Sunday, December 24, 2006

Christmas Eve Reindeer Games on I-95 - A Wake-Up Call

Last night, as I was driving home, I turned on WBZ radio, and was pleasantly surprised to hear the voice of my friend, the Rev. Bruce Wall of Dorchester. Bruce and veteran Boston broadcaster, Sarah-Ann Shaw, were among a group discussing the state of the Black Community in Boston at the end of 2006. Bruce made a remark that stood out in my mind. In talking about the highs and lows of the holiday season, he reminded the listeners that Christmas often brings a floodtide of memories - positive and negative - that can often lead people into depression and acts of despair during this season. He recounted his many years as Clerk Magistrate of Boston Juvenile Court and the increase in the number of cases that the court would inevitably see each holiday season. It took me only a few hours to see an example of the kind of behavior in extremis that Bruce had alluded to in his radio remarks.

Early this morning, I hit the road and headed to Portsmouth, New Hampshire to join my son, Scott, for a Christmas Eve breakfast. Just as dawn was breaking, I was rolling merrily along on I-95 in Byfield - only a few miles per hour over the posted speed limit - when I was startled by two vehicles roaring past me in the right hand lane. The lead vehicle was a pick-up truck that appeared to have many hundreds of thousands of miles on it. In hot pursuit was a Massachusetts State Police cruiser - flashing blue lights emblazoning the rosy-fingered sky. That stretch of the interstate is very straight - offering sightlines for several miles ahead. So, I was able to watch in wonder as the driver of the pick-up truck not only failed to pull over, but accelerated and tried to out-run the cruiser. Even though their speed seemed to be approaching 100 miles an hour, I was able to observe them in the distance passing the other bemused holiday travellers who weree heading north. The chase continued across the state border and to the Hampton Toll Plaza, where the first cruiser had now been joined by a growing parade of law enforcement vehicles from several jurisdictions. As I neared the town line that separates North Hampton from Greenland, I could see that the police had formed a road block up ahead. The traffic slowed to a crawl. All of a sudden, my attention was arrested by the sight of two police vehicles racing across the fairways of the golf course that abuts the highway. I could not figure out at first what they were doing, until I realized that they were trying to intercept the truck. The driver, sensing that he would not be able to make it past the roadblock, had veered off the highway, vaulted over the ditch that borders the road, and was heading across the golf course for the woods to the east. I continued driving north, and as the scene faded away behind me, I saw six cruisers convergng on the fugitive Ford. I did not get to see the denouement of the drama, but I am certain that it contained little holiday cheer - either for the law breaker or for the enforcers.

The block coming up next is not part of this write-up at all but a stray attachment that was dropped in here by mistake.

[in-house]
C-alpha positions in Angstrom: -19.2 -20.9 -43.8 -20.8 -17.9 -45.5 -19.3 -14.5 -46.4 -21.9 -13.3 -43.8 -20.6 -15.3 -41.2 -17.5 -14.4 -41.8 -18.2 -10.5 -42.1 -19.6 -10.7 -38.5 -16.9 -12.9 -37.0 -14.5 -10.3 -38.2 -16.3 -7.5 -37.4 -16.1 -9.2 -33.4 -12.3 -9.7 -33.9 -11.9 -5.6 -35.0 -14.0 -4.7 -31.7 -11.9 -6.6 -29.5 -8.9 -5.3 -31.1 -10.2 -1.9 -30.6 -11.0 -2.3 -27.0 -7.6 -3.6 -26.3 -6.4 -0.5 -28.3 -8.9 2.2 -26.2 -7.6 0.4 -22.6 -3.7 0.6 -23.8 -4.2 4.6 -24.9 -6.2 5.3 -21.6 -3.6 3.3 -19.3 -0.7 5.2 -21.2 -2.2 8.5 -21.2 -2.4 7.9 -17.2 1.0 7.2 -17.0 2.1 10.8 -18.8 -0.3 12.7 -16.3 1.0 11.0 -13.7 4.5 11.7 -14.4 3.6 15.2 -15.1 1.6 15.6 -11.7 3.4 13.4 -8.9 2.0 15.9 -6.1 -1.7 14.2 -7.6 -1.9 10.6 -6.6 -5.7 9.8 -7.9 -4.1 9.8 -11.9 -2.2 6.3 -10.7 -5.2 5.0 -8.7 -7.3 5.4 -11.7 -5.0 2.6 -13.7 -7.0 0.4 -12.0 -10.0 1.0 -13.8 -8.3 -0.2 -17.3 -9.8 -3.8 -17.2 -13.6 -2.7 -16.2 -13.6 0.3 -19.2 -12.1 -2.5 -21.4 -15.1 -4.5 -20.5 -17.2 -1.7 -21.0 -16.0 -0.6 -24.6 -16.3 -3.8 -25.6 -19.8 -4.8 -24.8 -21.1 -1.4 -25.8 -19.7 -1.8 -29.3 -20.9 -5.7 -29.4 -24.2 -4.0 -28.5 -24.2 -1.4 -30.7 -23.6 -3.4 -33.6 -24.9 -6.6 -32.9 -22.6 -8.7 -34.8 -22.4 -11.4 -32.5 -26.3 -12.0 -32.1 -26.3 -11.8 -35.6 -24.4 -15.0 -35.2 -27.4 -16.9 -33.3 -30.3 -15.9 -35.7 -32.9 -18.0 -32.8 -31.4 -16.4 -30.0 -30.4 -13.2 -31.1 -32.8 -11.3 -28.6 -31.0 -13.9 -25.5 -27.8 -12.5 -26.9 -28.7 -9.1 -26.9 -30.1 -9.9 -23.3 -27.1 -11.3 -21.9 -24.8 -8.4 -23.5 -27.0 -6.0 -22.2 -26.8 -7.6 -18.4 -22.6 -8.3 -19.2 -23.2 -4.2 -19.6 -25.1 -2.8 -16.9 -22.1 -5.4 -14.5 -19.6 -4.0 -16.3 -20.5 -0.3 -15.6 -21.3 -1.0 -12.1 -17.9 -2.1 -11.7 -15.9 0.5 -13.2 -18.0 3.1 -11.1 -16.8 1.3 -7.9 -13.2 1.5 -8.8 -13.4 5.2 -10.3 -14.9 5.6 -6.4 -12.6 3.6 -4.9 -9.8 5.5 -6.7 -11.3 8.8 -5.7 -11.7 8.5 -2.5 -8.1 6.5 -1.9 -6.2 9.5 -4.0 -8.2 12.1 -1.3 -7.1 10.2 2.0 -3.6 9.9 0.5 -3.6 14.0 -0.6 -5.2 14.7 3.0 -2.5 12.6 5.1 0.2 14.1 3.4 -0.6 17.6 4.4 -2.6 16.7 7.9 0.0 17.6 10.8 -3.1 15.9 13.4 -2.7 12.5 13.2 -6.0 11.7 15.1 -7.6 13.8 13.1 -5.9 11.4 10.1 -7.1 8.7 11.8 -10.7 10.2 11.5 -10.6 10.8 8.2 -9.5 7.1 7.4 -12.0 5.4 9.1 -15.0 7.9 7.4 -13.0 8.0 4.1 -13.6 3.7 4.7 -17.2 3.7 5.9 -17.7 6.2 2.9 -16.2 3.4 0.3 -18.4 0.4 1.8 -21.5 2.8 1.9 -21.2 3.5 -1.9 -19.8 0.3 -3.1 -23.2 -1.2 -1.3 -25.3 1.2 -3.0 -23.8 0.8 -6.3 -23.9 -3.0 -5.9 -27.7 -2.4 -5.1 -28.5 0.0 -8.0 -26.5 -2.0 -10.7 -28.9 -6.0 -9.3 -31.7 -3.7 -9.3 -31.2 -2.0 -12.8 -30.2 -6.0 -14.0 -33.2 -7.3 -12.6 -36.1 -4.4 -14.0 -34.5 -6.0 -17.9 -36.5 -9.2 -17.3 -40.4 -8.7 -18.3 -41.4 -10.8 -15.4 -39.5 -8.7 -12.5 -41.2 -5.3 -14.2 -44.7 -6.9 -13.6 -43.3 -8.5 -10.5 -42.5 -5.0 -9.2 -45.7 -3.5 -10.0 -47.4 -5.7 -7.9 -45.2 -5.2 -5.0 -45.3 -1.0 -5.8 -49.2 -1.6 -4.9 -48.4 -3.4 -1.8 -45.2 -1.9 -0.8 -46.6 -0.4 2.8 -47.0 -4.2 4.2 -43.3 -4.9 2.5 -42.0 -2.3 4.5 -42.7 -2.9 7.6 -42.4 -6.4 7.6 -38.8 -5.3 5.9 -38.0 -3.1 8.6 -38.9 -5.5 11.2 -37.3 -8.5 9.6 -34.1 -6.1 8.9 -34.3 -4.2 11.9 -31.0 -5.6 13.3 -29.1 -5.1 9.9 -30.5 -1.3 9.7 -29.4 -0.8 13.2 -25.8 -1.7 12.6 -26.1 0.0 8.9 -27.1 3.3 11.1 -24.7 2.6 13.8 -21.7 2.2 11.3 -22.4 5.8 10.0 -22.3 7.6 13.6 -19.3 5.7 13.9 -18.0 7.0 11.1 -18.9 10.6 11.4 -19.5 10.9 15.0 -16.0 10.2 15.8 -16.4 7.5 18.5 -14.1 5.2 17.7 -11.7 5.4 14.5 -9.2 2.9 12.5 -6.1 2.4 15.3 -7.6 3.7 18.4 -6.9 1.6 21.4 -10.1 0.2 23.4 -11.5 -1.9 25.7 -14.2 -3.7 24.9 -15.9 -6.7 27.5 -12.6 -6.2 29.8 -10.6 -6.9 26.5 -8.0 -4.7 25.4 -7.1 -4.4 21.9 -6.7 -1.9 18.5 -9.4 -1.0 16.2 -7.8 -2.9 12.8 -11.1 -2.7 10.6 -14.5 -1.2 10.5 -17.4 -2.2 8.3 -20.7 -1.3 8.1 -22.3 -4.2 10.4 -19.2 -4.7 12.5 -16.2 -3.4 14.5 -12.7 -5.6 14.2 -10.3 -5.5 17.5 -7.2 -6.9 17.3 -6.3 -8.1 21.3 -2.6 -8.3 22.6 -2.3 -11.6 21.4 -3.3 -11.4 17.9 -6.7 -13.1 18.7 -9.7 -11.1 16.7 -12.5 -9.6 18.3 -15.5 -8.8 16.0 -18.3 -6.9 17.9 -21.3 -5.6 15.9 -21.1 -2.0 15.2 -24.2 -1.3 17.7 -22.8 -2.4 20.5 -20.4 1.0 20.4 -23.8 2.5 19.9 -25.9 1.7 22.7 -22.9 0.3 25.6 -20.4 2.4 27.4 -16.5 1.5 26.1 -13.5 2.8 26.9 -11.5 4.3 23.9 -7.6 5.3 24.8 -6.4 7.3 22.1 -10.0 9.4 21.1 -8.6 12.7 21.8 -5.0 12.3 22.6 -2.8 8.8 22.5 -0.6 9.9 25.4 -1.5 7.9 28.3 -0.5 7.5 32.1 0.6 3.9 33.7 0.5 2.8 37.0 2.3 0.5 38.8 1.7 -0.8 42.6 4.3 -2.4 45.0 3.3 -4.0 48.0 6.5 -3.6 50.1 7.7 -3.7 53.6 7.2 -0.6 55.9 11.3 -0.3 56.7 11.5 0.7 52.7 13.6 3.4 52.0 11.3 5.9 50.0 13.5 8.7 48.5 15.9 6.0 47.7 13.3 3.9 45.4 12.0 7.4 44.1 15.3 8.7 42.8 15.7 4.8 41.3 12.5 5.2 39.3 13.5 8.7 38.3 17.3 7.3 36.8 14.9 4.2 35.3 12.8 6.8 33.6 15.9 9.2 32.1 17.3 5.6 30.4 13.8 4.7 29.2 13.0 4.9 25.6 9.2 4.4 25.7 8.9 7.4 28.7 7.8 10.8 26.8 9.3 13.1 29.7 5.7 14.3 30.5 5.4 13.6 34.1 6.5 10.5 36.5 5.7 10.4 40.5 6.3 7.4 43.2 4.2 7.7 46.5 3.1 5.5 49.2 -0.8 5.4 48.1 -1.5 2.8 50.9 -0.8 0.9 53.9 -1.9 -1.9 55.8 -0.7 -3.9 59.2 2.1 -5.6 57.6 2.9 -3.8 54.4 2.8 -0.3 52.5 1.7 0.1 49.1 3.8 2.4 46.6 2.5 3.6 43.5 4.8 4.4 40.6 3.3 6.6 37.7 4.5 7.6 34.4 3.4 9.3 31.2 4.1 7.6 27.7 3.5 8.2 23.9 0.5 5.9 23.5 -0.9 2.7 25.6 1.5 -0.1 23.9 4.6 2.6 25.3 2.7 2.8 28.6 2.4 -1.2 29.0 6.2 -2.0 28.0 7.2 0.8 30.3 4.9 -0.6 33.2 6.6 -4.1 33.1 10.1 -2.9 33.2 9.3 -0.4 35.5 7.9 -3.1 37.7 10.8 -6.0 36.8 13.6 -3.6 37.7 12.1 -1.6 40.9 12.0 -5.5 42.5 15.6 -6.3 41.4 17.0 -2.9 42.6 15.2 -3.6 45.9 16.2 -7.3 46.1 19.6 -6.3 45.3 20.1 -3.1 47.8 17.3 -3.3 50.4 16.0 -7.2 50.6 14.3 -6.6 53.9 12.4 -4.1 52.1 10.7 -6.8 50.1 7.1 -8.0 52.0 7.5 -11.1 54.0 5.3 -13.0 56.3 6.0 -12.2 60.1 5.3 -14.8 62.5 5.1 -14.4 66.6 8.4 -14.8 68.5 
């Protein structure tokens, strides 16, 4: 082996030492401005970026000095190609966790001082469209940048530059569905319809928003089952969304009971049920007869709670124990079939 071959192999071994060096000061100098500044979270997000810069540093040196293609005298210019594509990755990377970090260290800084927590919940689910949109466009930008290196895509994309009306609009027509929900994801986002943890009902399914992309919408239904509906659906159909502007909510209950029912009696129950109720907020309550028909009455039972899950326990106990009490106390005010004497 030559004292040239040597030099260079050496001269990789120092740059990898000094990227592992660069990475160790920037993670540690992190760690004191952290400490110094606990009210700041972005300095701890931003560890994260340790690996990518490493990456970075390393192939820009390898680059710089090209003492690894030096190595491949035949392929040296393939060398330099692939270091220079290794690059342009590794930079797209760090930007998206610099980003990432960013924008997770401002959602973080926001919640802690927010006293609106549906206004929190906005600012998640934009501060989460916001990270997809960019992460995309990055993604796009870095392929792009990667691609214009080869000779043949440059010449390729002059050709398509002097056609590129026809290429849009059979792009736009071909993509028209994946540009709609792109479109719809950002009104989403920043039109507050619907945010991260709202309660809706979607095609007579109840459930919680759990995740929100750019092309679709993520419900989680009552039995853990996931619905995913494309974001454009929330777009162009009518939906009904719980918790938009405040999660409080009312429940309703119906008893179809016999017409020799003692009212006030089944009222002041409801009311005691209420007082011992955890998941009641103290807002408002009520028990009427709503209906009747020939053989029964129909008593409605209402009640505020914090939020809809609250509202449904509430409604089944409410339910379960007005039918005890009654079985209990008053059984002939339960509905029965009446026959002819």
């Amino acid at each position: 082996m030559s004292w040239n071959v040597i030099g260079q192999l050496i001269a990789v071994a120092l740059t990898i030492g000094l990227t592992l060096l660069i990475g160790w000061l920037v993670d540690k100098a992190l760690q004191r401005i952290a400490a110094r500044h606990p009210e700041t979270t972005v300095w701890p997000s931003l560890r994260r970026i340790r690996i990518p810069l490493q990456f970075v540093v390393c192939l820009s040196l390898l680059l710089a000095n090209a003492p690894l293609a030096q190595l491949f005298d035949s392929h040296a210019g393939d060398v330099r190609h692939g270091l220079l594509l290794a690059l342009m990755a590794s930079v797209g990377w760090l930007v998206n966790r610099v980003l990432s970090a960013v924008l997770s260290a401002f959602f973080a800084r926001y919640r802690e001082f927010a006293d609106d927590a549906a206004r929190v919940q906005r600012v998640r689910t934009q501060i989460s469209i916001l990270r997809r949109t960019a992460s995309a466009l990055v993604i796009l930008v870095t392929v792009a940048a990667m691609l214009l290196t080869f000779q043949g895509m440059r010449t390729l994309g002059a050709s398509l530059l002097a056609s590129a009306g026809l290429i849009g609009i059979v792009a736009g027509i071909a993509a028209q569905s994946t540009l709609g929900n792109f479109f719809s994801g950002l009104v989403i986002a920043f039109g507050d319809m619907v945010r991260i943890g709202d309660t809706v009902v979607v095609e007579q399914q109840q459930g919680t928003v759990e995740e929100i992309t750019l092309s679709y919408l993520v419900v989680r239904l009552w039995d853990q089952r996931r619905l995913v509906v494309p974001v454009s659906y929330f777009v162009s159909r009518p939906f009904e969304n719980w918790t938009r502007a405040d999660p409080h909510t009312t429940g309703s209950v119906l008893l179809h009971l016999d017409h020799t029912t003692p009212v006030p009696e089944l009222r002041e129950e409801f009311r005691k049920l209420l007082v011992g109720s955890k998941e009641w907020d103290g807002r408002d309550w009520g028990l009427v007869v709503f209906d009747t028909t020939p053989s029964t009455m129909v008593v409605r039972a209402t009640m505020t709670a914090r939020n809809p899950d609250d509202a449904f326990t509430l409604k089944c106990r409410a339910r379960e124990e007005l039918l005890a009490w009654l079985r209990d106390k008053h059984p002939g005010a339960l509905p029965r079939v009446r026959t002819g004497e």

As I drove towards my rendez-vous with my son, I pondered what must have been going through the mind of the driver of the pick-up as he jeopardized his holiday, his freedom and his life to try to evade the police and avoid being stopped for what I assume would have been a minor speeding violation. What foul demons inside his head were driving him to go on this bizarre quixotic romp across the fairways? Was he one of the people that Bruce Wall had talked about last night? Was he one whose memories of Christmases past caused him to become unhinged? I will probably never know, but I will continue to wonder.

At the risk over over-moralizing this morning's signal event, I will be more aware for the rest of this day and tomorrow of strangers I meet - at the mall, at the airport, on the street, at a restaurant. I will be on the alert for signs of someone who may be teetering on the edge of despair, and for whom a warm smile or a sincere Christmas greeting could make a small contribution towards making his or her holiday a more pleasant one. In fact, This morning's strange encounter has already helped me to put this day in perspective. I assume that I am like most urban dwellers who begin to relegate the frequent requests for "spare change" to the category of pesky background noise. I wrestle with keeping a balance between becoming too jaded on the one hand - ignoring all requests lest one become overwhelmed, and giving a small amount to each mendicant, on the other hand. This morning, shortly after arriving in Boston following my breakfast with my son, I encountered a homeless person I see several times each week. His routine is always the same. He looks at me plaintively, and blurts out a single syllable: "Hungry!" I often give him some change to help him along his way. This morning I was pleased to give him a bit more to ensure that he could buy himself a hearty breakfast. I wished him God's blessing and a Merry Christmas. I am not sure it would have dawned on me to make that gesture without this morning's wake-up call of observing the police chasing an errant driver whose life was clearly out of control and heading for the breakdown lane.

God bless us, everyone!


No comments: